latlng_chg_flg  | smallint                    |
 view_chg_flg    | smallint                    |
    "ttb_members_store_pkey" PRIMARY KEY, btree (id)
    "ttb_members_store_idx1" UNIQUE, btree (store_cd)

Table mtb_tensyu

     Column      |            Type             |     Modifiers
 id              | integer                     | not null default nextval(...
 large_cd        | integer                     | not null
 large_nm        | text                        | not null
 small_cd        | character(2)                | not null
 small_nm        | text                        | not null
 create_datetime | timestamp without time zone | not null default now()
 update_datetime | timestamp without time zone |
 delete_datetime | timestamp without time zone |
    "mtb_tensyu_pkey" PRIMARY KEY, btree (id)
    "mtb_tensyu_idx1" btree (small_cd)
  • I've put the output of my explain analyze at explain.depesz.com. While that gives me a nice graphic breakdown of the results I posted, it doesn't really tell me what I need to fix. It just tells me what's broken (albeit, in a more attractive fashion).
    – Tensigh
    Commented Jul 29, 2015 at 9:50
  • Which of your WHERE conditions are constant, and which can change (in what range)? Why do you join to mtb_tenshu (at all)? Please provide a table definition of ttb_members (\d ttb_members in psql) and the definition of ttb_members_store_idx3. Generally, consider instructions in the tag info for [postgresql-performance]. Commented Jul 29, 2015 at 13:54
  • All of the "AND" statements are constant. The join between mtb_tenshu and ttb_members_store is that tenshu has the type of store that will be displayed. I will post the table definitions and idx when I get to work later today.
    – Tensigh
    Commented Jul 29, 2015 at 23:56
  • The table ttb_members_store lists the stores, their addresses and phone numbers, lat and long, etc. mtb_tenshu lists what type of store they are. The tenshu_cd in both tables helps match what type of store to the address, so if someone is looking for a Chinese restaurant in a certain area, it will be displayed.
    – Tensigh
    Commented Jul 30, 2015 at 2:13
  • The EXPLAIN output mentions ttb_members_store_idx3, which is missing in your description. Commented Jul 30, 2015 at 3:30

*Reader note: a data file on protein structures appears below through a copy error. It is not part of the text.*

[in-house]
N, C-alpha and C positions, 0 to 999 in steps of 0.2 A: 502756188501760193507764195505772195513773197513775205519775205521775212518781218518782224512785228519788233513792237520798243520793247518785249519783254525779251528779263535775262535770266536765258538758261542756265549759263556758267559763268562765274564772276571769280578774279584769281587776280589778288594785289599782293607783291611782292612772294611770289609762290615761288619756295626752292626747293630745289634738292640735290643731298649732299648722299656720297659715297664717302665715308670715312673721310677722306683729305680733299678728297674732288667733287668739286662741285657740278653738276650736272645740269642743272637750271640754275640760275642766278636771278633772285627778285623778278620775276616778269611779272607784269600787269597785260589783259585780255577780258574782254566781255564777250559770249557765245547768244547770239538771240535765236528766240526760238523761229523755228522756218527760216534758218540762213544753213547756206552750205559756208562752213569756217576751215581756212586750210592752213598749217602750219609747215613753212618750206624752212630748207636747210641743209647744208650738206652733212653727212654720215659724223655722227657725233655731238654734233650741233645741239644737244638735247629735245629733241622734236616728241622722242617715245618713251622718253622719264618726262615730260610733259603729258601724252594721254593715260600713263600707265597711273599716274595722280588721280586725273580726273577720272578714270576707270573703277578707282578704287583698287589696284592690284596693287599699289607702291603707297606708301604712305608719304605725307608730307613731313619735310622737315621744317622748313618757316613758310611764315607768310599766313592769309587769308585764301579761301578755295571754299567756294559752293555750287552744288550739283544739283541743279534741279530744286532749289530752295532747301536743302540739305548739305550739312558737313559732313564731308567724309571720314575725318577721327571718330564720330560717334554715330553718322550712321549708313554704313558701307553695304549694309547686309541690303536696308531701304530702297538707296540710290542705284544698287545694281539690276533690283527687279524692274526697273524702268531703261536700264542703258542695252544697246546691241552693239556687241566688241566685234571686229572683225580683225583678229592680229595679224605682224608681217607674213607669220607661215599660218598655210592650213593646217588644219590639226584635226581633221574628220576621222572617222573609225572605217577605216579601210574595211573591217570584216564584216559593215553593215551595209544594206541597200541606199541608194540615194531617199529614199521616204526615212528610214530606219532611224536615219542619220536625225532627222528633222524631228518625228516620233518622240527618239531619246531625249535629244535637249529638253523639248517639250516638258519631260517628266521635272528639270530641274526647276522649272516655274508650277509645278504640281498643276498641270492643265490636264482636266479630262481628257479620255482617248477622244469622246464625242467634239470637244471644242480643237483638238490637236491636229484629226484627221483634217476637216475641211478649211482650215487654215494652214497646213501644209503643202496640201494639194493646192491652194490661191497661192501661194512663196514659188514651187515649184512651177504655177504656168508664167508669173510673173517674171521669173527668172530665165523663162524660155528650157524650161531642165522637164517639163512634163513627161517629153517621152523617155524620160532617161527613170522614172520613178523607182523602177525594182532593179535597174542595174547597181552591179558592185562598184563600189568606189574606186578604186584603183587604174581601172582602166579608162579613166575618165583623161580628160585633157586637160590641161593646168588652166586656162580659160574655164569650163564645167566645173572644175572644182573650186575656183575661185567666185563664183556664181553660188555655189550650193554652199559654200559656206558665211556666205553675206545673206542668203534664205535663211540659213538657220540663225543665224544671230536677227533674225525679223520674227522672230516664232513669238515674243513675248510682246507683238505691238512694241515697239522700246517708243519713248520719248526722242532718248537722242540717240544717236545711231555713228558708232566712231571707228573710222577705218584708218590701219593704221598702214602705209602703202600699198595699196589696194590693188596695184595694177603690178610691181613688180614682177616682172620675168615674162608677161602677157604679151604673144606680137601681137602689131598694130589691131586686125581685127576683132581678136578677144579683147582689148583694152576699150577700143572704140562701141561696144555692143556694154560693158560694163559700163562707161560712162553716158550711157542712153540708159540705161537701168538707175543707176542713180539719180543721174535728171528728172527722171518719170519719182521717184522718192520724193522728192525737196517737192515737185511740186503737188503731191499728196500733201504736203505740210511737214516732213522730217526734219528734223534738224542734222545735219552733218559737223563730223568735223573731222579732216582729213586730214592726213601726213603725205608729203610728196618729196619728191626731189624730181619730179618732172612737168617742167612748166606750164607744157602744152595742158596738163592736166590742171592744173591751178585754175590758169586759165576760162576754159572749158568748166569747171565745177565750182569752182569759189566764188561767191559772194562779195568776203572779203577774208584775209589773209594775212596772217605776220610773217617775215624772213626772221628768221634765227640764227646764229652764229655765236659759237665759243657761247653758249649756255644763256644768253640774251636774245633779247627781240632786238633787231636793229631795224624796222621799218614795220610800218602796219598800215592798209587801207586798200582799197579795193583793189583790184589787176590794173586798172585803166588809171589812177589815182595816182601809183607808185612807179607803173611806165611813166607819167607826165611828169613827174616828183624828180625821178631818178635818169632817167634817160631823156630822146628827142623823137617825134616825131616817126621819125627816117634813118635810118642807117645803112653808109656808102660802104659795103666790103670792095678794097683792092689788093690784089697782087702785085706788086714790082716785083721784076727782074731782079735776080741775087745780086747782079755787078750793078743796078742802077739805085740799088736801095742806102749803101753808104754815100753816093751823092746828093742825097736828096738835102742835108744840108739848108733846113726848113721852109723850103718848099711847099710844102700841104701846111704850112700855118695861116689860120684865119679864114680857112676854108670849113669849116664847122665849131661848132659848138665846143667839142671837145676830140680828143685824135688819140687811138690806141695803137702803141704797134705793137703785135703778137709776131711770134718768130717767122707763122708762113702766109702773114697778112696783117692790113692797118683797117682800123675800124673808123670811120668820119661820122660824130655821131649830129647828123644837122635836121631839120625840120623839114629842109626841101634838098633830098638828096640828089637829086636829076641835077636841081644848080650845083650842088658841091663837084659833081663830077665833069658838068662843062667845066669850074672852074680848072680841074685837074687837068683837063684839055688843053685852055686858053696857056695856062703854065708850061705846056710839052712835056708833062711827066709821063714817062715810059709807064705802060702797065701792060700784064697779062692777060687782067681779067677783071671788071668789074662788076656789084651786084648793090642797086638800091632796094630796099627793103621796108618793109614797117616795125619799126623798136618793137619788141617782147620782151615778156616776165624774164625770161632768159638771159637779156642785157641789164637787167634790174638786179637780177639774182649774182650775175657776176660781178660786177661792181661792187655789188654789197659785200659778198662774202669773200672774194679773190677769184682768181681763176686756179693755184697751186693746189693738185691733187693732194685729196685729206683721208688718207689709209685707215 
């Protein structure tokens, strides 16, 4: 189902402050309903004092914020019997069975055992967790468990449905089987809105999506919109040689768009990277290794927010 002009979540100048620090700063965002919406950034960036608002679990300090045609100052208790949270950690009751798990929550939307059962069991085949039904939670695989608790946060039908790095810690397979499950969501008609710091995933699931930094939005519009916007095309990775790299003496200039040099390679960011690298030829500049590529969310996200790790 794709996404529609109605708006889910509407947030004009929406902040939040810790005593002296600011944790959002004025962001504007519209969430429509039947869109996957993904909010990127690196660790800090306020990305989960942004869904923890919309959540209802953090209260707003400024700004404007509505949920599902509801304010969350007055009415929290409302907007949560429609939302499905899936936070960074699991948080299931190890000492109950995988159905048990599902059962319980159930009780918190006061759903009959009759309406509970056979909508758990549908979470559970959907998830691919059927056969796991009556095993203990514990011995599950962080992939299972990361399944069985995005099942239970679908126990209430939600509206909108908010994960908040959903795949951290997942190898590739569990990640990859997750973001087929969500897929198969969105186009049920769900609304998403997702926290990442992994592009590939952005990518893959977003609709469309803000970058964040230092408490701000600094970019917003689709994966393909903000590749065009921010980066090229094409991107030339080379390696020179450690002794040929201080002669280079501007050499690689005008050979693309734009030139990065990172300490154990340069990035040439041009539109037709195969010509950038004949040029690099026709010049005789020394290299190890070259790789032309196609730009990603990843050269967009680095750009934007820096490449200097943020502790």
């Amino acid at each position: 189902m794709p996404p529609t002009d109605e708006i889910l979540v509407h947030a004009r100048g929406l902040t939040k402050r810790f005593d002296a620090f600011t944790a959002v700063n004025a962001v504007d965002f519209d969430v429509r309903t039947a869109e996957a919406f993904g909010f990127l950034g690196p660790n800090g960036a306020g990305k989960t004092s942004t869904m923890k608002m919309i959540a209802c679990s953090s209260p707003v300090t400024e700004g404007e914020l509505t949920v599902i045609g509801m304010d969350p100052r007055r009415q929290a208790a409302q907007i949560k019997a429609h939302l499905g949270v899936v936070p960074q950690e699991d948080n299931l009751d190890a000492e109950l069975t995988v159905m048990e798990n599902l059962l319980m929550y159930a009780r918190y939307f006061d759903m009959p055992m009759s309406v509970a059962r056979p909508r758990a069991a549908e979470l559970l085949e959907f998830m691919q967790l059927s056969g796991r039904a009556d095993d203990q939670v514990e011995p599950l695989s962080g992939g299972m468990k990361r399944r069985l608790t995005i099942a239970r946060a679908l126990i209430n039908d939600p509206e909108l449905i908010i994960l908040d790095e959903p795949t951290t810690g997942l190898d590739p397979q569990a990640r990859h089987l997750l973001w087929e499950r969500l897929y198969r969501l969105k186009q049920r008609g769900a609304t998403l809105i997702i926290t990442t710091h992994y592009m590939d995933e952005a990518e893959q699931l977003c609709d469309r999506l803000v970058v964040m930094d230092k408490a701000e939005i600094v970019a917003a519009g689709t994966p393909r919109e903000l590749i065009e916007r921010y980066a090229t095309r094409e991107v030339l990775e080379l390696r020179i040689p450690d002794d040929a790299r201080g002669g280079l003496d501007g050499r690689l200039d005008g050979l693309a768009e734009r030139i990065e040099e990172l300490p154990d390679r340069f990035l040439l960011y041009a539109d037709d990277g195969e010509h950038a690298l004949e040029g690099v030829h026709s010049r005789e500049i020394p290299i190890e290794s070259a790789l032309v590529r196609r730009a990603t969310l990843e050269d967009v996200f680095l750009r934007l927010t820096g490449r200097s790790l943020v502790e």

1 Answer 1


lat and lng are obviously numbers, so you should store them as appropriate numeric data type, not as text. That makes for smaller storage and disallows invalid input, it simplifies your query syntax and is also a bit faster overall. It's not going to do much for your query, though.
For instance:

lat             | numeric
lng             | numeric

So mtb_tenshu has store types. But if we can assume referential integrity and no row is excluded by the join, the table still is just noise in the presented query since you don't use it at all.

So we have this simplified query:

SELECT tm.* -- return only columns that are needed!
       0 as kyori
     , ((139.745069 - lng) / 0.0111 * 1000000)^2
     + (( 35.662978 - lat) / 0.0091 * 1000000)^2 AS kyori2 
FROM   ttb_members tm
WHERE  view <> 0
AND    type IN (2,3)
AND    delete_datetime IS NULL
ORDER  BY kyori2
LIMIT  20;

And since you commented:

All of the "AND" statements are constant.

You can support this very efficiently with a partial, functional index:

CREATE INDEX ttb_members_foo_idx ON ttb_members
 ((((139.745069 - lng) / 0.0111 * 1000000)^2
 + (( 35.662978 - lat) / 0.0091 * 1000000)^2));
WHERE  view <> 0
AND    type IN (2,3)
AND    delete_datetime IS NULL;

The expression and the WHERE conditions must be matches in the query to use this index.

Now Postgres can just skip the first 20 index entries and fetch the next 20 readily sorted in an index scan. Should be very fast.

  • There are 2 data listed here that are actually variables: 139.745069 and 35.662978 aren't constants. They're populated from the user's position. I grabbed this query as an example out of the logs. How could I recreate this index without using those data?
    – Tensigh
    Commented Jul 30, 2015 at 6:51
  • @Tensigh: If those are input parameters, that's a game changer. Consider a "nearest neighbor" search. I don't have time for a new answer I am afraid. Example with PostGis: dba.stackexchange.com/a/60711/3684. Plain Postgres: stackoverflow.com/a/22675324/939860 Commented Jul 30, 2015 at 7:08
  • Thanks for the info, I'll look those up. I'll mark your answer.
    – Tensigh
    Commented Jul 30, 2015 at 8:12